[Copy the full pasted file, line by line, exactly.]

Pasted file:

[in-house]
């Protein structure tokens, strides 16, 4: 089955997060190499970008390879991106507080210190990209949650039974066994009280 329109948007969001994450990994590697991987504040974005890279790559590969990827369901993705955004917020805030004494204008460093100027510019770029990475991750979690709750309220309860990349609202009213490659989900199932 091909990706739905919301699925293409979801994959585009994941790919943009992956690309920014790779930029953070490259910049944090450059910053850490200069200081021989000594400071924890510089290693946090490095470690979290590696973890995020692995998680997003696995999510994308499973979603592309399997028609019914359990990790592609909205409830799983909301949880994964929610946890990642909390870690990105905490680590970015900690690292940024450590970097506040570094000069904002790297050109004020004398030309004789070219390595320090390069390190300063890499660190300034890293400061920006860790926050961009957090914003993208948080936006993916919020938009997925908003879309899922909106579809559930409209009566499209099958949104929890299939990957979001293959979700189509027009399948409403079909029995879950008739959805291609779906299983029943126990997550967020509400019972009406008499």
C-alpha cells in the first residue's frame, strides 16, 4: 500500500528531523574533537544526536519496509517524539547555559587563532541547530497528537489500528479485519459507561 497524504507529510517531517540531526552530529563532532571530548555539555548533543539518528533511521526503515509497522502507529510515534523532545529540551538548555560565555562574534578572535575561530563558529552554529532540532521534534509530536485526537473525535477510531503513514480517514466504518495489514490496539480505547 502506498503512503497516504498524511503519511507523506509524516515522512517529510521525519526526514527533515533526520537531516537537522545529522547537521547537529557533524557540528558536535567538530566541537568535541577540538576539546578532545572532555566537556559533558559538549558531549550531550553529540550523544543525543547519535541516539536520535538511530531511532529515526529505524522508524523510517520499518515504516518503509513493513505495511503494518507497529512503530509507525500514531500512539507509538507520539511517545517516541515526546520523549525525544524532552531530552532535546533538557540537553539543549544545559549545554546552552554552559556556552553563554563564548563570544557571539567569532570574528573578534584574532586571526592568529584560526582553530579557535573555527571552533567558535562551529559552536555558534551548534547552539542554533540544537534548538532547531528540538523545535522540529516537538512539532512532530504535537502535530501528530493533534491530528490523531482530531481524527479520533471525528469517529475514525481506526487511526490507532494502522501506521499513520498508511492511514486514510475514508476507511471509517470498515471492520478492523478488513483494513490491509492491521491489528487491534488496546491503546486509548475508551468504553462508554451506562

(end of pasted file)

[in-house]
């Protein structure tokens, strides 16, 4: 089955997060190499970008390879991106507080210190990209949650039974066994009280 329109948007969001994450990994590697991987504040974005890279790559590969990827369901993705955004917020805030004494204008460093100027510019770029990475991750979690709750309220309860990349609202009213490659989900199932 091909990706739905919301699925293409979801994959585009994941790919943009992956690309920014790779930029953070490259910049944090450059910053850490200069200081021989000594400071924890510089290693946090490095470690979290590696973890995020692995998680997003696995999510994308499973979603592309399997028609019914359990990790592609909205409830799983909301949880994964929610946890990642909390870690990105905490680590970015900690690292940024450590970097506040570094000069904002790297050109004020004398030309004789070219390595320090390069390190300063890499660190300034890293400061920006860790926050961009957090914003993208948080936006993916919020938009997925908003879309899922909106579809559930409209009566499209099958949104929890299939990957979001293959979700189509027009399948409403079909029995879950008739959805291609779906299983029943126990997550967020509400019972009406008499």
C-alpha cells in the first residue's frame, strides 16, 4: 500500500528531523574533537544526536519496509517524539547555559587563532541547530497528537489500528479485519459507561 497524504507529510517531517540531526552530529563532532571530548555539555548533543539518528533511521526503515509497522502507529510515534523532545529540551538548555560565555562574534578572535575561530563558529552554529532540532521534534509530536485526537473525535477510531503513514480517514466504518495489514490496539480505547 502506498503512503497516504498524511503519511507523506509524516515522512517529510521525519526526514527533515533526520537531516537537522545529522547537521547537529557533524557540528558536535567538530566541537568535541577540538576539546578532545572532555566537556559533558559538549558531549550531550553529540550523544543525543547519535541516539536520535538511530531511532529515526529505524522508524523510517520499518515504516518503509513493513505495511503494518507497529512503530509507525500514531500512539507509538507520539511517545517516541515526546520523549525525544524532552531530552532535546533538557540537553539543549544545559549545554546552552554552559556556552553563554563564548563570544557571539567569532570574528573578534584574532586571526592568529584560526582553530579557535573555527571552533567558535562551529559552536555558534551548534547552539542554533540544537534548538532547531528540538523545535522540529516537538512539532512532530504535537502535530501528530493533534491530528490523531482530531481524527479520533471525528469517529475514525481506526487511526490507532494502522501506521499513520498508511492511514486514510475514508476507511471509517470498515471492520478492523478488513483494513490491509492491521491489528487491534488496546491503546486509548475508551468504553462508554451506562